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Stopping the spread of psoriasis

Psoriasis is a disease whose main symptom is gray or silvery flaky patches on the skin which are red and inflamed underneath. In the United States, it affects 2 to 2.6 percent of the population, or between 5.8 and 7.5 million people. But can it be stopped?

By Amanda Gardner HealthDay Reporter

(HealthDay is the new name for HealthScoutNews.)

(HealthDayNews) -- For the nearly 5 million Americans who suffer from psoriasis, life can be a painful odyssey of pills, creams and even light therapy. Worse yet, the condition can spread beyond large swaths of skin to the joints, leading to debilitating arthritis.

To get the word out about this potentially disabling disorder, the National psoriasis Foundation has designated August as psoriasis Awareness Month.

Fortunately, knowledge about the condition is increasing and, with it, the stock of available remedies. The most promising are new biologic treatments that work with few side effects, experts say.

"I'd say [psoriasis] is very treatable. It's just not curable," says Dr. Ted Daly, director of paediatric dermatology at Nassau University Medical Centre in East Meadow, N.Y.

psoriasis is immune-mediated, meaning that abnormal immune system responses are somehow involved.

"There's no question that the immune system plays a role in the development of the disease," says Dr. Mark Lebwohl, professor and chairman of the department of dermatology at the Mount Sinai School of Medicine in New York City and president of the medical board of the psoriasis Foundation.

Other than that, no one is sure what causes the disease, although there does seem to be a genetic component. "We have not identified the psoriasis gene, but [the disease] seems to be a combination of genes and external factors," Lebwohl says.

While the precise causes are unclear, some triggers have been identified, including strep throat, cold weather, being out of the sun and even the drug lithium, which is commonly prescribed for bipolar disorder.

What is certain, however, is the suffering it can cause. Psoriasis manifests as an uncomfortable itchy, thickening of the skin with red patches and silvery scales. These abnormal patches are really areas of extra skin cells. Inside the body, defective immune systems trigger a series of events that lead to the skin's outer layer growing at a much faster rate than normal.

"Instead of being a month, the turnover of cells happens within a week or even less," Daly explains. There's not enough time for the dead cells to slough off, so these build-ups occur. The red comes from the excess blood supply needed by the rapidly growing cells.

For some people, the rash is confined to a small part of the body, such as elbows, knees or scalp. Others aren't so lucky. The scaly area can spread to cover a much greater area. "It can go from a patch or two to 100 percent of the body," Daly says.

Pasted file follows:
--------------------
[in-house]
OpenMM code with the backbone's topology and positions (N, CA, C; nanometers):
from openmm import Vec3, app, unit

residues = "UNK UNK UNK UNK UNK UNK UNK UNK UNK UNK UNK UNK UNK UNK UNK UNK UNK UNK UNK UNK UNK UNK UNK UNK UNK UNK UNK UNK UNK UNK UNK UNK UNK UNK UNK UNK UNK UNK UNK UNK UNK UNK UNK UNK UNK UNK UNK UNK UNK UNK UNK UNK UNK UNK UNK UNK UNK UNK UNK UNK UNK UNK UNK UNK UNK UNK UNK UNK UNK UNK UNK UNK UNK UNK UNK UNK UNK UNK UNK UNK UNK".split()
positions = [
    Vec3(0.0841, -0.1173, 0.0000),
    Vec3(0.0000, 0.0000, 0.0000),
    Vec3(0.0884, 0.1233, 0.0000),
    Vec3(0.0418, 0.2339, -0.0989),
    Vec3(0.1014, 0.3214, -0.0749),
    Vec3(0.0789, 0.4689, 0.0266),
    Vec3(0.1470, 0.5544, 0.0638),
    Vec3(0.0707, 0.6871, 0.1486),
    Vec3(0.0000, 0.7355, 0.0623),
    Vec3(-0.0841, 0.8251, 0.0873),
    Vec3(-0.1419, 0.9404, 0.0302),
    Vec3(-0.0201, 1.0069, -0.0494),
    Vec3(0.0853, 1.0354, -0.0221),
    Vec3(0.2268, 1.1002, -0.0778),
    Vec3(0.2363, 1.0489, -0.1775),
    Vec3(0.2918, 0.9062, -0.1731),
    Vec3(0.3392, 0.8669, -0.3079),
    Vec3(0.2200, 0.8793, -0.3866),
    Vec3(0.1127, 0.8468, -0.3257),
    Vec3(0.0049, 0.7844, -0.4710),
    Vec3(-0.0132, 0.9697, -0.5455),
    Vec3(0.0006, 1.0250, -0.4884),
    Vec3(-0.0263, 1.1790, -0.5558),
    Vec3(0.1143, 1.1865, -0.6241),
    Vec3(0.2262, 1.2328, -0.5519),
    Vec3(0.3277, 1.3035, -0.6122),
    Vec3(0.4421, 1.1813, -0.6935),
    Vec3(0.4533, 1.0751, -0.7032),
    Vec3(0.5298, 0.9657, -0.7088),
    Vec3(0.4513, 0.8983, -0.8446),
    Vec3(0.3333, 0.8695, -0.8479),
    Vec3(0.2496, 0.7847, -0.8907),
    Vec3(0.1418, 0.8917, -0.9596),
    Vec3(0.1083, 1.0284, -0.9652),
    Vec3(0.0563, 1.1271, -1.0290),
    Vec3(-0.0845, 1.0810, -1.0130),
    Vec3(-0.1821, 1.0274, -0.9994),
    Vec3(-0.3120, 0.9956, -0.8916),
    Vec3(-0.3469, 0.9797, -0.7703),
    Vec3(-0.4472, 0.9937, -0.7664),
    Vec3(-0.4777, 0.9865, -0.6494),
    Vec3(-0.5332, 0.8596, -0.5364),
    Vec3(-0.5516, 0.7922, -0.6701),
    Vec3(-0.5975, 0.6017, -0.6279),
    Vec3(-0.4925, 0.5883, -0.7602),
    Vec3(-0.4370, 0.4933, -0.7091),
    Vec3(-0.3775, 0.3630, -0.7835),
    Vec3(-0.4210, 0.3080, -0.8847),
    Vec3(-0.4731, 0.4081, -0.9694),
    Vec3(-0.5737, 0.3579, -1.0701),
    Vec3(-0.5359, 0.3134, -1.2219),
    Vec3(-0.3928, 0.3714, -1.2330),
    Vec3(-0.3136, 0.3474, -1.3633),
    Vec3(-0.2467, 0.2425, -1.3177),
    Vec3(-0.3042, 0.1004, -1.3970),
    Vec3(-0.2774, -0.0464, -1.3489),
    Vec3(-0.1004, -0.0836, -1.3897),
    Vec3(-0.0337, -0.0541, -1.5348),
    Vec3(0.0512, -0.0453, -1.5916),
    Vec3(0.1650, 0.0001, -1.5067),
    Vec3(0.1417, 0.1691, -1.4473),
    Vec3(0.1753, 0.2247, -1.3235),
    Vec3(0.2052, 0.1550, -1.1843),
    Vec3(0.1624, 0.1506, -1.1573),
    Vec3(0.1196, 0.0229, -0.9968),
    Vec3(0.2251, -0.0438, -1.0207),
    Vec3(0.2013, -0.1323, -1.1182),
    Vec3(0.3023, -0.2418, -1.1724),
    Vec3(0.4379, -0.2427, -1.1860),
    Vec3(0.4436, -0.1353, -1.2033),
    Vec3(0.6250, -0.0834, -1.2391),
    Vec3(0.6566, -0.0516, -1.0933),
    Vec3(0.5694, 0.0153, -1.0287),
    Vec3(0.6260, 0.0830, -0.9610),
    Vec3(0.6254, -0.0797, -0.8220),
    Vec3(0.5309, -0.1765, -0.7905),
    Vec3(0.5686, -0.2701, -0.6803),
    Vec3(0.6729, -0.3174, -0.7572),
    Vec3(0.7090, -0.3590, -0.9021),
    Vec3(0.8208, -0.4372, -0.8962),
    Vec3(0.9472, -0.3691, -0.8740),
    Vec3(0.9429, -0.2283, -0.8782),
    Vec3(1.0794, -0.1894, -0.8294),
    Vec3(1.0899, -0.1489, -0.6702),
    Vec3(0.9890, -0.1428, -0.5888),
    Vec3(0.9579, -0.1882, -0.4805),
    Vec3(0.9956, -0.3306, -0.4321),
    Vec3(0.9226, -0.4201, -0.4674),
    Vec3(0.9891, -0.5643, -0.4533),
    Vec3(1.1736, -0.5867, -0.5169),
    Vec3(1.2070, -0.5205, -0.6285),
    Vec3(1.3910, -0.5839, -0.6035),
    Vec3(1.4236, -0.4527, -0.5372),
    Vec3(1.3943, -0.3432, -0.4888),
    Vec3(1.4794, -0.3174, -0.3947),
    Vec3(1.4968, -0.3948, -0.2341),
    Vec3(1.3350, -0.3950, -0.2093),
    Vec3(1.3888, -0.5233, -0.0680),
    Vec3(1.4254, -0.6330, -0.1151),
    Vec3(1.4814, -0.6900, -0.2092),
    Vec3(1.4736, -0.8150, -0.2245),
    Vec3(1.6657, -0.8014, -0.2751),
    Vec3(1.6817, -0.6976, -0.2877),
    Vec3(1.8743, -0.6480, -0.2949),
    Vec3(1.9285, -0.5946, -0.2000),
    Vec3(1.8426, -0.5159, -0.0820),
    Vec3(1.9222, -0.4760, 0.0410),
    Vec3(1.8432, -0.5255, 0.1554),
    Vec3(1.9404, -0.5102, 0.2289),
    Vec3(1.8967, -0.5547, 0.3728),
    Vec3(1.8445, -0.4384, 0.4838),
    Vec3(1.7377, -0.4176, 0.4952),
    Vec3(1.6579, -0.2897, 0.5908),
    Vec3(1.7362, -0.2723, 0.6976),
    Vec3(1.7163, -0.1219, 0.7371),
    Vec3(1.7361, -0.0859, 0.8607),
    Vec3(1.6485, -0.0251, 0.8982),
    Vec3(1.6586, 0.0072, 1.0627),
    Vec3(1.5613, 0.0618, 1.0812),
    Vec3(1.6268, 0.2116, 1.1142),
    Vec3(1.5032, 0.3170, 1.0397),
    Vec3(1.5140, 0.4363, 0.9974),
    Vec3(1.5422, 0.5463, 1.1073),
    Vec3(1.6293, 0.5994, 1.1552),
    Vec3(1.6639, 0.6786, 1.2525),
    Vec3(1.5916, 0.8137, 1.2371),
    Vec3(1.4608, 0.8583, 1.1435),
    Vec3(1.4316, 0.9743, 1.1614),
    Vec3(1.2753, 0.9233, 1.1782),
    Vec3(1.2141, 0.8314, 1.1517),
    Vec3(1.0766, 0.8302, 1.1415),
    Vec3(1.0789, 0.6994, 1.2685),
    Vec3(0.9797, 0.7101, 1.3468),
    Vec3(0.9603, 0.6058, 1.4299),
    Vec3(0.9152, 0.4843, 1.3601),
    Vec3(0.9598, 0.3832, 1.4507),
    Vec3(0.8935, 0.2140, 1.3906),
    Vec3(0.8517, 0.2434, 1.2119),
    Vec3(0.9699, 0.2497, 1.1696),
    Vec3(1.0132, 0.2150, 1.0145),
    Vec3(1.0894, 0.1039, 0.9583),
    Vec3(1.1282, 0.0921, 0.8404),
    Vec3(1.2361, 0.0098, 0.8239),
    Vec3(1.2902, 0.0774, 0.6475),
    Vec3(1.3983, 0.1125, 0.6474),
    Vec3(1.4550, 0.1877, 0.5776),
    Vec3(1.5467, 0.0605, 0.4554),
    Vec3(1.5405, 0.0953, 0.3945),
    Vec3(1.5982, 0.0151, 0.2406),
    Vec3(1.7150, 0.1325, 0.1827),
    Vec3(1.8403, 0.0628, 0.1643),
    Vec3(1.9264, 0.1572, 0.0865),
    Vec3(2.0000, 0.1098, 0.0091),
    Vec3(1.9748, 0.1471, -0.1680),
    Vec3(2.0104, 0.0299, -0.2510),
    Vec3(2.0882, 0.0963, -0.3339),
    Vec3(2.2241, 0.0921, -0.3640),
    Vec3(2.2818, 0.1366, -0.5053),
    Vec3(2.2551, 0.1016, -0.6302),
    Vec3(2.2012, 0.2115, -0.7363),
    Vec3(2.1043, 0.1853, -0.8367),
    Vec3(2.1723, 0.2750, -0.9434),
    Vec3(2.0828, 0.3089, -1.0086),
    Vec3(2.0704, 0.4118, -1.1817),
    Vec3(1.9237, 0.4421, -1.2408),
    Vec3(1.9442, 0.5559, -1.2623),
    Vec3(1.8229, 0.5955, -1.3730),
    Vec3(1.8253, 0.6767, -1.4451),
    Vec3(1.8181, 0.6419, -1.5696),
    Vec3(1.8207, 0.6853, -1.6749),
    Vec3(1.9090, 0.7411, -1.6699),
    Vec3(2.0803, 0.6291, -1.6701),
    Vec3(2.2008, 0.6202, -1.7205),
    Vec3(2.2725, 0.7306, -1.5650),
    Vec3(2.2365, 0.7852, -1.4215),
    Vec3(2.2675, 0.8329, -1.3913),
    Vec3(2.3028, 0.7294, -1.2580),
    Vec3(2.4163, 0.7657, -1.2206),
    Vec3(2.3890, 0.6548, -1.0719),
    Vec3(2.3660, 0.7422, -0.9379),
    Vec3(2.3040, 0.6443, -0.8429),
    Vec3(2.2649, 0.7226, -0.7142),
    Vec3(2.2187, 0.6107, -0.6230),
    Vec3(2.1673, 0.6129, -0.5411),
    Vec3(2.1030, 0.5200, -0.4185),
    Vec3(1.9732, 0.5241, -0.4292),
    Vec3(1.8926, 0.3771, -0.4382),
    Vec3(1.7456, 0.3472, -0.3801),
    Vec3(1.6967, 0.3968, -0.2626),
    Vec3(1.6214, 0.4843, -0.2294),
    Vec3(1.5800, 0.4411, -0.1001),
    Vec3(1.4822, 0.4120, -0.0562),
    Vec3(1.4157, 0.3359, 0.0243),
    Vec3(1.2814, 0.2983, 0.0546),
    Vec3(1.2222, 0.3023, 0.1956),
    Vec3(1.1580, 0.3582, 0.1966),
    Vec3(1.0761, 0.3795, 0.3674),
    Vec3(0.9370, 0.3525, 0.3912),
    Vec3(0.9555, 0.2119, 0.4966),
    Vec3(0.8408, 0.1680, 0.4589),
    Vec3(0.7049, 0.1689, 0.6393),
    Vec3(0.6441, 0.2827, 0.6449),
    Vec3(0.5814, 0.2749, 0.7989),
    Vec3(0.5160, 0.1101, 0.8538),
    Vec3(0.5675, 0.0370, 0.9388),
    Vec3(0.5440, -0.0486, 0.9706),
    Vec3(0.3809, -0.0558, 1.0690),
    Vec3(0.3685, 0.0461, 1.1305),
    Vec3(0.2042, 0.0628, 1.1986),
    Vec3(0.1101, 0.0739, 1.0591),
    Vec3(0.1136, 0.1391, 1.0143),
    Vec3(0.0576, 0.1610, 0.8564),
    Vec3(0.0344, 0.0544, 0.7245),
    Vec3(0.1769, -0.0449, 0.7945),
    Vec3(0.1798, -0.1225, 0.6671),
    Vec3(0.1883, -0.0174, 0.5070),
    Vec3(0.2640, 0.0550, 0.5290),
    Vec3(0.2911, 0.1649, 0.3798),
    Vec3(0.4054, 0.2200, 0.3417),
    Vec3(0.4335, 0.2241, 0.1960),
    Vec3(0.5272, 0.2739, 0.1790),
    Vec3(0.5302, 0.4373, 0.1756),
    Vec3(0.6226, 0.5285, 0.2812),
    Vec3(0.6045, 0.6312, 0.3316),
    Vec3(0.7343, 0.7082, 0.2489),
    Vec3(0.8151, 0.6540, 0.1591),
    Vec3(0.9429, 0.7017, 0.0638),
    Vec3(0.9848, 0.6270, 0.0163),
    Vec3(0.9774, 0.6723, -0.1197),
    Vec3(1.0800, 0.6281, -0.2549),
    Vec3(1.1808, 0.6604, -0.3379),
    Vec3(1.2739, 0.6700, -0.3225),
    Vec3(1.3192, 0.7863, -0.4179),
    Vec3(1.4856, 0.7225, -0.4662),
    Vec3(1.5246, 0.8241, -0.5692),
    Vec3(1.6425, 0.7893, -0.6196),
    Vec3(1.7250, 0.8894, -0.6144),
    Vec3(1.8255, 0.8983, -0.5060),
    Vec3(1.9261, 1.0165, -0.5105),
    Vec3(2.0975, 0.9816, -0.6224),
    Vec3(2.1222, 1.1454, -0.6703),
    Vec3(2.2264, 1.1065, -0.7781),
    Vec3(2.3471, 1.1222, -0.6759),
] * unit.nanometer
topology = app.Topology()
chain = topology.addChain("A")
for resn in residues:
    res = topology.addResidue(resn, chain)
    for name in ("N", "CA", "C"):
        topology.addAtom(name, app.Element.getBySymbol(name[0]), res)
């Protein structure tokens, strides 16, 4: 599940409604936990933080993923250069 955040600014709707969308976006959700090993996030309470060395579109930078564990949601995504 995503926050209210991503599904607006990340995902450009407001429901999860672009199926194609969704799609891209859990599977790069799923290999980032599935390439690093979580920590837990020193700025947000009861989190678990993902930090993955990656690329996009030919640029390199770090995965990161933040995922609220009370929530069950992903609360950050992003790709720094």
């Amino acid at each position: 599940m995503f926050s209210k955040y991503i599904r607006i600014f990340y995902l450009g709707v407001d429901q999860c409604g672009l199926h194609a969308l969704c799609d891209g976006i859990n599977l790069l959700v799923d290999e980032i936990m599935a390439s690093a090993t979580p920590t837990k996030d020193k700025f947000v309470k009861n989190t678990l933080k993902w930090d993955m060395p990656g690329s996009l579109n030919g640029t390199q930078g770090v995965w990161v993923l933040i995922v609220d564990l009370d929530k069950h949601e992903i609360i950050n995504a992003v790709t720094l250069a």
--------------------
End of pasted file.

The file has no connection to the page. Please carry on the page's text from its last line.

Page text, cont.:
And the disease can strike at any age. "Just because you don't have it now doesn't mean you won't get it in the future," Lebwohl explains. "It can come as early as birth and as late as 100 years of age."

Luckily, recent treatment advances are making life easier for many sufferers.

Most exciting is the development of biologic treatments. "These drugs target specific receptors on molecules or specific chemicals without affecting the entire immune system," Lebwohl says. That means they have far fewer side effects than conventional treatments.

The U.S. Food and Drug Administration (FDA) approved the first biologic treatment for psoriasis in March: alefacept (brand name Amevive). A study published in the June issue of the Archives of Dermatology found that people taking 15 milligrams of the drug had a 75 percent reduction in their psoriasis Area and Severity Index (pASI), a measure of the severity of the condition. Alefacept stops the overproduction of skin cells by destroying the defective immune cells that are responsible for the abnormality.

"That's one of at least five new agents that are in development for psoriasis and probably more will be coming after that and probably we haven't even seen the best of them," Lebwohl says. "As time goes on, we're going to see better and better molecules."

Embrel, or etanercept, another biologic agent, was approved for psoriatic arthritis in January 2002 and is currently being considered by the FDA for moderate to severe psoriasis.

Many patients still rely on the traditional arsenal of treatments, many of which have been around for decades. "Those treatments are still very useful," Lebwohl says.

Some, such as cyclosporine, may be more effective than the biologics, but can entail severe side effects. Cyclosporine can damage the kidneys, and methotrexate, a chemotherapy drug, can cause liver damage. Both of these drugs are for more severe forms of the disease, doctors say.

A variety of treatments are available for milder versions of psoriasis, including creams you put directly on your skin (for instance, steroid creams and topical vitamin D). People with larger affected areas might benefit from light therapy, or even a combination of this and topical creams.


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Psoriasis is a common skin disease that causes raised red skin with thick silvery scales.


Vitiligo is a disorder in which white patches of skin appear on the body

hair loss

Hair loss usually develops gradually and may be patchy or diffuse


Acne is a disorder of the hair follicles and sebaceous oil glands that leads to skin infections


Inflammation of the skin, often a rash, swelling, pain, itching, cracking. Can be caused by an irritant or allergen

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